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Preview — Heretic's Heart by Margot Adler
Heretic's Heart: A Journey through Spirit and Revolution
by Margot Adler
The renowned NPR correspondent offers a fresh perspective of the sixties, in a candid memoir of civil-rights work, the Free Speech Movement, and her correspondence with a young American soldier in Vietnam.
Paperback, 328 pages
Published August 1st 1998 by Beacon Press
(first published 1997)
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Very good. Focus jumps around a bit, but I found bits extremely compelling and can identify with a lot of it, particularly the tension between wanting to join some revolutionary/artistic/political group and devote one's life to that goal and wanting to be outside the circle of utterly dedicated people, watching, critiquing, "reading Theatre of the Absurd in a Paris cafe" as well as serious political works. She references the story of a young couple that she learned about in one of her politics c...more
i loved this book. not your typical 60's memoir. the book relies heavily on the authors own correspondence from the era, both with her mother and with a soldier in Vietnam, as well as her own journals. it makes the book into such an immediate experience. her letters from the Berkley sit-in and subsequent arrest are incredible, i cried through the whole chapter. this is an incredible story of a journey to self, of coming of age at such a pivotal time in US history, of finding a purpose and a path...more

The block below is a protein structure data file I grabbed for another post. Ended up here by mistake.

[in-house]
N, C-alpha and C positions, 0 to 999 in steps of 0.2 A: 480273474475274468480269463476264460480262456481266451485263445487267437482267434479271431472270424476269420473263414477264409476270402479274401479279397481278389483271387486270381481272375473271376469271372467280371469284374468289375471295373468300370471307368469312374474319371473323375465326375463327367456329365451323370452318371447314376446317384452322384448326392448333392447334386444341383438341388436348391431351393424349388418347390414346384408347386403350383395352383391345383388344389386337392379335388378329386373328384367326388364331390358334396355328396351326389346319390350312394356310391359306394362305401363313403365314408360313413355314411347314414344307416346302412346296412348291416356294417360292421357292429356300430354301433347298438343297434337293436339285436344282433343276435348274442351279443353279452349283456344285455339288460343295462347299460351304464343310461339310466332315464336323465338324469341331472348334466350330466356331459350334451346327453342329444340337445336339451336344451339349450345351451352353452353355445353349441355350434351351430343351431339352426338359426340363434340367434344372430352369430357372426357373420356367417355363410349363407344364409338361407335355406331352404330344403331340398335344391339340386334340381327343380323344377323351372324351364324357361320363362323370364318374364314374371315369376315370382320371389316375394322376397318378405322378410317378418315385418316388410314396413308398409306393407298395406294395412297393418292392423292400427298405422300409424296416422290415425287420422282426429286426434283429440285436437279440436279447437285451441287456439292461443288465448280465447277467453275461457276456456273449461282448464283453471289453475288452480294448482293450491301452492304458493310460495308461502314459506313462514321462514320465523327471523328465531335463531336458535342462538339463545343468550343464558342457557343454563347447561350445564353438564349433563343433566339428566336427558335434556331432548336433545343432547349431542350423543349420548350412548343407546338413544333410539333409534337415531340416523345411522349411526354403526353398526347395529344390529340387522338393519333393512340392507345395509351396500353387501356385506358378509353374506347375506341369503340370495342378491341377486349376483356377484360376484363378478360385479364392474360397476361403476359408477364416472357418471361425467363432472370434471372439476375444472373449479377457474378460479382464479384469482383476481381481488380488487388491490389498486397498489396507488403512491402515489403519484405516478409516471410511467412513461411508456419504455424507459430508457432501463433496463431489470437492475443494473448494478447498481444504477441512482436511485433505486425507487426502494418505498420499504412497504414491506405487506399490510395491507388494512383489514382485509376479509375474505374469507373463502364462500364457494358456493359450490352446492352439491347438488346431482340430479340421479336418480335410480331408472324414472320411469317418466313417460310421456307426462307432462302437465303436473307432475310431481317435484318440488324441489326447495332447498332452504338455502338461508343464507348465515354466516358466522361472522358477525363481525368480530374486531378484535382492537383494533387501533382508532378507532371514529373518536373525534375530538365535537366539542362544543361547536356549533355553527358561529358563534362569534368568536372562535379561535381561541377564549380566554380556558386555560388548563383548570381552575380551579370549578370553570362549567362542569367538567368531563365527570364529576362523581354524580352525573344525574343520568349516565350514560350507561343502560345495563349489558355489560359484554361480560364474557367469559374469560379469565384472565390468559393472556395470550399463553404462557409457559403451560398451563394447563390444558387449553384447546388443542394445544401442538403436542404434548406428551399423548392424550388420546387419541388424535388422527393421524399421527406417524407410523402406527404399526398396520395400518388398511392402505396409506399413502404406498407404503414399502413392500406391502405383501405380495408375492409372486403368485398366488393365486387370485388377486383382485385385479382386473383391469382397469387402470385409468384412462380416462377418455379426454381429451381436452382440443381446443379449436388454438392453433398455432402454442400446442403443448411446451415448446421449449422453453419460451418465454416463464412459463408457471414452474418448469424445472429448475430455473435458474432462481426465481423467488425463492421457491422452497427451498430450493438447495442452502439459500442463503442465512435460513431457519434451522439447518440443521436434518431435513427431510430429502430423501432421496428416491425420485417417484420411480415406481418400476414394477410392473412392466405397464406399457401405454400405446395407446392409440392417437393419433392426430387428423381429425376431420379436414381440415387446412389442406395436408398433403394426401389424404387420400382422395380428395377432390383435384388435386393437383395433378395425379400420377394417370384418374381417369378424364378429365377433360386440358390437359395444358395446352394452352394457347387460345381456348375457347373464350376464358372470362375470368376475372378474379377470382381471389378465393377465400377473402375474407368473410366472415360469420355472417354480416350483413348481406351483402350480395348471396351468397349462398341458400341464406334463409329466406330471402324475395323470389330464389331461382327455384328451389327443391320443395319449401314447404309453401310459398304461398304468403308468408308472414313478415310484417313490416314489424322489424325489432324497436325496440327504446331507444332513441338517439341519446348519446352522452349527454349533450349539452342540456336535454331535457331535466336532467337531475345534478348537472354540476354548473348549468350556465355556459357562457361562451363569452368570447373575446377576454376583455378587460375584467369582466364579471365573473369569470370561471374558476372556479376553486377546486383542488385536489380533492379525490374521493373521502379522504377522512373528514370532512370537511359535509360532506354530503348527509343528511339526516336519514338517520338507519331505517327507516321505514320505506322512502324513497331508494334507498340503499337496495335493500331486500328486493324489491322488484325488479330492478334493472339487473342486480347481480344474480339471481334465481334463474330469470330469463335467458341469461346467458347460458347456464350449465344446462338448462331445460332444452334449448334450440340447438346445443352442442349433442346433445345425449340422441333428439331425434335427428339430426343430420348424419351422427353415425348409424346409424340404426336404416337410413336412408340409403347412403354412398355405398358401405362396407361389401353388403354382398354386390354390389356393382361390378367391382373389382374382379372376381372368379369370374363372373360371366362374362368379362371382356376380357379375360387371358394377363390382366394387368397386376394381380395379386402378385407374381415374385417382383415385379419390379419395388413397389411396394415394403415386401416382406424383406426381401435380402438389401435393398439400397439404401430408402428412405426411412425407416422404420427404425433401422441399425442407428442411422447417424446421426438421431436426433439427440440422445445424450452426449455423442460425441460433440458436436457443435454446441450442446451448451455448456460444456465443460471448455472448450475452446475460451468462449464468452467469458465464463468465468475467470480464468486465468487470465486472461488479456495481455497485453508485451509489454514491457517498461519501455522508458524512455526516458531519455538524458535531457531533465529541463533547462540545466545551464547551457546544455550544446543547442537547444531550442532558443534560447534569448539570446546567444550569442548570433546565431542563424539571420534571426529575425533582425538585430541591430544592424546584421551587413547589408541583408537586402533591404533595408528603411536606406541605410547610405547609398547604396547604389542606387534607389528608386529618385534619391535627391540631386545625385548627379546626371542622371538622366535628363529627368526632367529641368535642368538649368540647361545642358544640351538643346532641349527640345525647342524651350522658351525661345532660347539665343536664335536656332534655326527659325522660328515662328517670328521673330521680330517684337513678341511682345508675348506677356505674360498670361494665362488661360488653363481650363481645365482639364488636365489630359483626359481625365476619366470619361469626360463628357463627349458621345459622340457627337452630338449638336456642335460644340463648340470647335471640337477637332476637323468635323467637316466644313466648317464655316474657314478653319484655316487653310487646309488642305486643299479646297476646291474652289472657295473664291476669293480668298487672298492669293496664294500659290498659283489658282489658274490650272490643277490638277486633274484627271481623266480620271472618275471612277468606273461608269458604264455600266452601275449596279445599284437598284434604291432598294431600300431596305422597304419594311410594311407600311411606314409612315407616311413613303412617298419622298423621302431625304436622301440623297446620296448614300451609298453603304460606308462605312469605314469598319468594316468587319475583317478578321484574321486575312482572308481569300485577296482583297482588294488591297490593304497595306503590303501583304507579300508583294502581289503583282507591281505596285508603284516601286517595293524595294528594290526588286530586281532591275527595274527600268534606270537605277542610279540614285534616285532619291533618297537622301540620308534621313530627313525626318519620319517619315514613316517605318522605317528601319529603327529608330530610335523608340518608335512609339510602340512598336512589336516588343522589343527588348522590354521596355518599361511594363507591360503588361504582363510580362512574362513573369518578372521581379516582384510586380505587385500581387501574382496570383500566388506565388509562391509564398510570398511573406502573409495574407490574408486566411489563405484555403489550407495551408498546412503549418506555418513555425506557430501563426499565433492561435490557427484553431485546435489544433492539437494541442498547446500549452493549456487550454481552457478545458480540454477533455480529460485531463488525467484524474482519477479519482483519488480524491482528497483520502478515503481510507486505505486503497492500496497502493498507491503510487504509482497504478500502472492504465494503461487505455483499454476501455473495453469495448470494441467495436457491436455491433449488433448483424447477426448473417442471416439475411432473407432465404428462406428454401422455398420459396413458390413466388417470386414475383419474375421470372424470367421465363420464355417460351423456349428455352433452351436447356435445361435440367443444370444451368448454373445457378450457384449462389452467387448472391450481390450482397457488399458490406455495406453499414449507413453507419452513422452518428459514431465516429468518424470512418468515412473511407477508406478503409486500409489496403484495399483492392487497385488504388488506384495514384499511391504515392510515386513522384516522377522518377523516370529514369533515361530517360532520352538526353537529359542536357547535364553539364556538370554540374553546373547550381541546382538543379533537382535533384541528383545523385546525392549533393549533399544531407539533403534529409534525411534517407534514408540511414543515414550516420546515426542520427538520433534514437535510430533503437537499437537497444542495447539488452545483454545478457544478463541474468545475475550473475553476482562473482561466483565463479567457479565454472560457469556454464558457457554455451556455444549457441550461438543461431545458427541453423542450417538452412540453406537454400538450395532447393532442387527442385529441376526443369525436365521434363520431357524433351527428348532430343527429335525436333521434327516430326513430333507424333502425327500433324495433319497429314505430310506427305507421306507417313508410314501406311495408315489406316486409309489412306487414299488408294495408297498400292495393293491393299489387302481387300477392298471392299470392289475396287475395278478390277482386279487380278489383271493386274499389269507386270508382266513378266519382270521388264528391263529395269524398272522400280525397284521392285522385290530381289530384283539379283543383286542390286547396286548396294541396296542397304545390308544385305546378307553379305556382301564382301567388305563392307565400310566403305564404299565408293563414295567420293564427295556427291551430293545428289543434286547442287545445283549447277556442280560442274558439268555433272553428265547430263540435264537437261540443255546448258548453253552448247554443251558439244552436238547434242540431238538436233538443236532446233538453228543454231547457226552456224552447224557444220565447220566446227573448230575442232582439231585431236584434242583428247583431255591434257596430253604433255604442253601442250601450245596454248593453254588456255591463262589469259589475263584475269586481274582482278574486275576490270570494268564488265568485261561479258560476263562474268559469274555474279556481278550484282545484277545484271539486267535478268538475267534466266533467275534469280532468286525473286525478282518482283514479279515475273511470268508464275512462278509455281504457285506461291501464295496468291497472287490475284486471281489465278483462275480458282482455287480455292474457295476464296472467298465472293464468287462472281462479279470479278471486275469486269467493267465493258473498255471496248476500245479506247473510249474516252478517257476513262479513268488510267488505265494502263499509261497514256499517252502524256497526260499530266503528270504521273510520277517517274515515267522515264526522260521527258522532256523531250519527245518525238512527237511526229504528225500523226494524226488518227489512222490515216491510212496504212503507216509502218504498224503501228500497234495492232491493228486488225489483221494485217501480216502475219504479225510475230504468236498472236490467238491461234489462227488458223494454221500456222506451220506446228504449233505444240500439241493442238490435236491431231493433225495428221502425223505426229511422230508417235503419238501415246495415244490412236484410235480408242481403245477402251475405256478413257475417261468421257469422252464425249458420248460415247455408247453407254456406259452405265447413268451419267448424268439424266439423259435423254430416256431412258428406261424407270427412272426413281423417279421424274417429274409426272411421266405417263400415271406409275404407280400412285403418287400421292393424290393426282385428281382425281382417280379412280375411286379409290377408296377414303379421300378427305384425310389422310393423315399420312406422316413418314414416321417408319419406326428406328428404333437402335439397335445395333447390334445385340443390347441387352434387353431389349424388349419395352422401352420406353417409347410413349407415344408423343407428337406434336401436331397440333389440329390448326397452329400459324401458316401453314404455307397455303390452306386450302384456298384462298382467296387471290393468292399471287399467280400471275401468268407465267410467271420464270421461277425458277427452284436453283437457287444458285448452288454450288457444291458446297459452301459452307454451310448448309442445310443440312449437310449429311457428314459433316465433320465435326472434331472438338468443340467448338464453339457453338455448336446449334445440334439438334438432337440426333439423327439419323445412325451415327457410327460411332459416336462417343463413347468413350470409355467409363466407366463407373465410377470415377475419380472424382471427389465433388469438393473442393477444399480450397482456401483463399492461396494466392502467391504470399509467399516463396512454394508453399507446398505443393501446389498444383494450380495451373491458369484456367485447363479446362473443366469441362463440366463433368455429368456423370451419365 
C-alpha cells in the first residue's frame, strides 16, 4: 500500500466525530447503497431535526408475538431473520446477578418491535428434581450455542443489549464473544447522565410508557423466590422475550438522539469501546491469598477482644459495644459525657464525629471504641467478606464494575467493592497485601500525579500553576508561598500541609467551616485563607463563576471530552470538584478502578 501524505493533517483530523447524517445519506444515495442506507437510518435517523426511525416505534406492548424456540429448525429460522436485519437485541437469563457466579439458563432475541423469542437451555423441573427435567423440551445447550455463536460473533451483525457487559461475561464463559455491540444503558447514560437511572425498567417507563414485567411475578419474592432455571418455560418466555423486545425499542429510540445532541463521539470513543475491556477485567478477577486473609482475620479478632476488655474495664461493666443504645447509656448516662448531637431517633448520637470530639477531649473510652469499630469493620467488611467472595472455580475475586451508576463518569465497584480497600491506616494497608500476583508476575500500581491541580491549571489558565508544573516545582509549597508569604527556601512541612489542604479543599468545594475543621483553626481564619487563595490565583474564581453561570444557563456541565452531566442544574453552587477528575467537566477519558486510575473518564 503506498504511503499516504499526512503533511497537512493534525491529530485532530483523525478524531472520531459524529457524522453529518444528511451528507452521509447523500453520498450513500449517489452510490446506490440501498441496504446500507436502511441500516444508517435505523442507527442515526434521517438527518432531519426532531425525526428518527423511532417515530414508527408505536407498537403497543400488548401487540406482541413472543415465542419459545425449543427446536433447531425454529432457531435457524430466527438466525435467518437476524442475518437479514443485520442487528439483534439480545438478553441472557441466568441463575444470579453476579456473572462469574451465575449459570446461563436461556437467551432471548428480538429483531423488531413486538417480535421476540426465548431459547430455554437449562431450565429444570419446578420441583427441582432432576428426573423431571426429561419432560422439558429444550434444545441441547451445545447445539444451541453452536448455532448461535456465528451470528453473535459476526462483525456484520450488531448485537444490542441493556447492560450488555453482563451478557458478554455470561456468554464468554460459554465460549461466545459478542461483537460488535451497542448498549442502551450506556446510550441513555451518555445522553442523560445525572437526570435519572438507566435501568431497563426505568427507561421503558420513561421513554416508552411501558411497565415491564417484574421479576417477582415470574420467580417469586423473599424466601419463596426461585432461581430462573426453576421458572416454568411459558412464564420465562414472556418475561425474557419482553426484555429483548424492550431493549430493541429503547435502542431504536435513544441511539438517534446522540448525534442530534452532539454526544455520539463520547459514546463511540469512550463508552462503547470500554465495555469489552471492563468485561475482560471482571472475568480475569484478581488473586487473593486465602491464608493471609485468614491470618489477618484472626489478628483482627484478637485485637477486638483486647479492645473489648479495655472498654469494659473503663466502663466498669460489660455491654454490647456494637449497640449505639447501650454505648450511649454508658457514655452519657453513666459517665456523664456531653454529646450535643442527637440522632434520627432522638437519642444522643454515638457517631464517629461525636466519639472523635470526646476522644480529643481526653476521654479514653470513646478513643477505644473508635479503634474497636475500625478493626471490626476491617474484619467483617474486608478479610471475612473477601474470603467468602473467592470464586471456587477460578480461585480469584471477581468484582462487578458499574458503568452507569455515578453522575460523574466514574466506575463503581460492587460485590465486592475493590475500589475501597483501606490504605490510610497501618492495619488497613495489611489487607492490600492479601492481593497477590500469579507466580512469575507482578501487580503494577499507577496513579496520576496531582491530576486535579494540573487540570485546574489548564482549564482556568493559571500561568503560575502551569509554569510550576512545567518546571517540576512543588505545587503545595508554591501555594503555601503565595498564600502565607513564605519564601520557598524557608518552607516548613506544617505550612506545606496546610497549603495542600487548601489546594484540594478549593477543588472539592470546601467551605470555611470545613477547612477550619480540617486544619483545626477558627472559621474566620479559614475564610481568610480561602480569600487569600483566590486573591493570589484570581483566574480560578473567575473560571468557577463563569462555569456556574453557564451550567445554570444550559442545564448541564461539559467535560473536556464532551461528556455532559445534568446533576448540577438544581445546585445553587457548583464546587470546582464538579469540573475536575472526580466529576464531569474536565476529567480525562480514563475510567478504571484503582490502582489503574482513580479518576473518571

Interesting first person account of demonstrations of the sixties in Berkley, civil rights workers in the south, an ongoing correspondence with an American Soldier in Vietnam and even the Venceremos Brigade, a group of American radicals going to work in Cuban sugar cane fields. Margot Adler was involved in all of this and brought the reader right into the thick of it. I'm a half a generation behind being able to comprehend these events as they happened, but learned more of the unfolding of the v...more
Margot Adler tells about growing up in the revolutionary 1960s and her role in that movement. She attends Berkley and travels through the South to register African Americans to vote. A lot of the book is about her internal struggle to find peace with her body image and how she meshes with the feminist movement. Also, she begins a correspondence with a soldier fighting in Vietnam. Some of the story lines in this biography appealed to me much more than others, but overall it was an interesting ref...more
I read this the same time as The Last Unicorn. I devoured the book. Read very quickly. Non-fiction. A woman's coming of age story. I appreciated Adler's take on the 60's. She wrote this book to describe her experience of political activism in the 60's, to try and counter the popular stereotype of the era as purely drugs, free love and music.